All vehicles registered in the UK are subject to Vehicle Excise Duty (VED), also known as car tax or road tax.
But the amount of tax you need to pay will vary significantly depending on the model of your car, its emissions and when it was first registered. Some vehicles qualify for exemptions but owners have to apply for these.
A vehicle kept off-road must also be taxed, unless it has a Statutory Off Road Notification (SORN).
What is a car’s registration date?
The registration date for your car is the date it was first allocated to an owner in the UK. It doesn’t change as the car moves between owners.
You’ll be able to find it on your car’s V5C registration document. Or you can simply go to the DVLA's 'get vehicle information' service and enter your registration.
How much do I pay?
There is a key date to bear in mind when it comes to car tax: the 1st April 2017.
Car tax for vehicles registered BEFORE 1st April 2017
Any vehicle registered after 1st March 2001 and before 1st April 2017 is subject to the old car tax rules. All cars were placed in a lettered band, based on their carbon dioxide emission levels.
Cars in band A emit less than 100g/km, and pay no car tax, while at the other end of the scale cars in band M emit over 255 g/km and paid £1,120 in the first year of ownership and then £600 a year after that.
These rates increase each year by the retail price index (RPI) measurement of inflation.
To find out exactly how much tax you should be paying, you can use your V5C reference number on the government website.
Note that these rules are for cars registered after 1st March 2001 and before 1st April 2017. If your car is older than this, then the rate of vehicle tax is based on engine size (unless it counts as a 'historic vehicle' - see below). Owners of cars with engines over 1,549 cc pay £280, while those with smaller engines pay £170.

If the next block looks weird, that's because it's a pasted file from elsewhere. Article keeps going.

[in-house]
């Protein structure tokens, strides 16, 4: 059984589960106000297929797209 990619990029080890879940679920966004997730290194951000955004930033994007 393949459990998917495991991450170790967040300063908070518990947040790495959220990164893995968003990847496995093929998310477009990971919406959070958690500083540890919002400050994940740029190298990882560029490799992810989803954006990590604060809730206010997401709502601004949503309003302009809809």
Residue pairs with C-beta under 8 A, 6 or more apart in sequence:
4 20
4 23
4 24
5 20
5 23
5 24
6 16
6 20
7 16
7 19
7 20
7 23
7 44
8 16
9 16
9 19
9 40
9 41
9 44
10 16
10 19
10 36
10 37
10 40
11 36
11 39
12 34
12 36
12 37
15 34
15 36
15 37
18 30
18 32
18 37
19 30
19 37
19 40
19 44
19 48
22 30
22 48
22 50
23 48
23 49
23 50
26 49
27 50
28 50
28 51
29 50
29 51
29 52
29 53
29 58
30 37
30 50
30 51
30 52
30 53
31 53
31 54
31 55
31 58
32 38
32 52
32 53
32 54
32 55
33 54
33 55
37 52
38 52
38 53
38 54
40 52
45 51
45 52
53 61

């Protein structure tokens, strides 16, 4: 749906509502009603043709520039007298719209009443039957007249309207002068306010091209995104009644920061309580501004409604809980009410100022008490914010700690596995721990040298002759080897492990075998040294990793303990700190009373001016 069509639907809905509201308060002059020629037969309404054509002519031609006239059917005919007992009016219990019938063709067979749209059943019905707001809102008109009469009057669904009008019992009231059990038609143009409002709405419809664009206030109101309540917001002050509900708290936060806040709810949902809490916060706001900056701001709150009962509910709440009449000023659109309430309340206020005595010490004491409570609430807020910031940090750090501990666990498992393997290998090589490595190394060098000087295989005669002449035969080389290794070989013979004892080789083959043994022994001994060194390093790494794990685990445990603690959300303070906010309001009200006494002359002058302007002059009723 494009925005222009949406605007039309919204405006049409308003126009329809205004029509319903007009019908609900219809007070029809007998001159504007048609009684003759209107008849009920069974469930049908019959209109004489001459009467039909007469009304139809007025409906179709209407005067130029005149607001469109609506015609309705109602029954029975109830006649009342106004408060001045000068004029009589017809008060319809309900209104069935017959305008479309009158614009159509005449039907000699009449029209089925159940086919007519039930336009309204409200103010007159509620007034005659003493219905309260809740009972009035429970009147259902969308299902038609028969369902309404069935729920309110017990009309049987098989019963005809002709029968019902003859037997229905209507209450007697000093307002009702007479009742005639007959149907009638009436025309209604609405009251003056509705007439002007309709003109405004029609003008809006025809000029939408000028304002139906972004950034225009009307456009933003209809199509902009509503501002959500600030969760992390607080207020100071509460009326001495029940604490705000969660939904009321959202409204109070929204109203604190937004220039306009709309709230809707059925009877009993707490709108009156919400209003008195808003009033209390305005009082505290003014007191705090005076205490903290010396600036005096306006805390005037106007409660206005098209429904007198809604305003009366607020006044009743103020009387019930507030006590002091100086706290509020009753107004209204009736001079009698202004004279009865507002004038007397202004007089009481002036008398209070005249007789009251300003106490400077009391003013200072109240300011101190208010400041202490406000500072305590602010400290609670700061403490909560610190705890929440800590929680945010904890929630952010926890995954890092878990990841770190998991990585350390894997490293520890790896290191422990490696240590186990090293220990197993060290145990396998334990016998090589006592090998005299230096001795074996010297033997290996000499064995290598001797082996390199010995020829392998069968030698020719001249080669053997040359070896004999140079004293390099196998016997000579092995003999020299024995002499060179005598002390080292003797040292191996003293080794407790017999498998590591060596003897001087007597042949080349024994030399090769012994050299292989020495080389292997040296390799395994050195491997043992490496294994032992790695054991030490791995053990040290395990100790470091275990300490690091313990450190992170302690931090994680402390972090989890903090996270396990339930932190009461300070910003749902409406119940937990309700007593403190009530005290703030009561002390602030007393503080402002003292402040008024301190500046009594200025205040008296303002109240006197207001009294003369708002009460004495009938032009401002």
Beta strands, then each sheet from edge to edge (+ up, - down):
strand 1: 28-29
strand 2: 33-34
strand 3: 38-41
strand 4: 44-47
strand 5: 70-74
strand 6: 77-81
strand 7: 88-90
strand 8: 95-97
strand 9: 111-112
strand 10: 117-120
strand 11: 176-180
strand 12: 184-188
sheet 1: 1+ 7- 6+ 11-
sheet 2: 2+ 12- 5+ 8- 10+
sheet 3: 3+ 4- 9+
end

Car tax for vehicles registered AFTER 1st April 2017
First year payments
Now only vehicles that emit no carbon dioxide at all are tax-free. All other vehicles then face a first-year car tax rate which based on the vehicle’s emission levels. These range from £10 for those that emit very little all the way up to £2,245 for those with the worst emission levels.
You have to pay a higher rate for diesel cars that do not meet the Real Driving Emissions 2 (RDE2) standard for nitrogen oxide emissions. You don’t need to worry about this if you’re buying a brand new car, as since January 2021, all new cars now have to be compliant with the standard. If you have an older car and aren’t sure if it’s compliant, then ask the manufacturer.
Second tax payment onwards
From the second year onwards, all petrol or diesel vehicles have a flat rate of £155 (based on a single 12 month payment), no matter what the emission levels are like.
As with first year payments, fully electric cars that emit no carbon dioxide are tax-free, while ‘alternative’ cars - hybrids, bioethanol and liquid petroleum gas – cost £145 to tax for 12 months.
There’s an additional cost to bear in mind if you have an expensive car. If the car costs more than £40,000, then you will have to pay an extra £335 charge each year for five years. Again, you don’t have to pay this if you have a zero emission vehicle.
Car tax exemptions
It’s not just vehicles with zero emissions that you don’t have to pay car tax on. ‘Historic vehicles’ - which are classed as those that are 40 years or older - are also exempt, while there’s no tax to pay on vehicles used by a disabled person (either as a driver or passenger) either.
In this case, although you won’t need to pay for tax, you will however need to apply for an exemption.
What happens to the car tax when I sell the car?
Car tax doesn’t move with the car when it’s sold. If you’re selling your car, you can claim a refund for any full months that are left. This should be issued automatically when you return the relevant documents to the DVLA after the sale.
If you are buying a new car, you will need to ensure that you have the car tax sorted before you drive it.
How do I pay for my car tax?
You can tax a car for either six or 12 months. If your tax is due to expire, you should receive a reminder that it’s nearly time to sort out your tax for another year.
There are a number of different ways that you can arrange your car tax. For example you can go to a Post Office, call the DVLA or do it all online through the official gov.uk website.
Go to Solved to read more about driving, the rules of the road and road safety.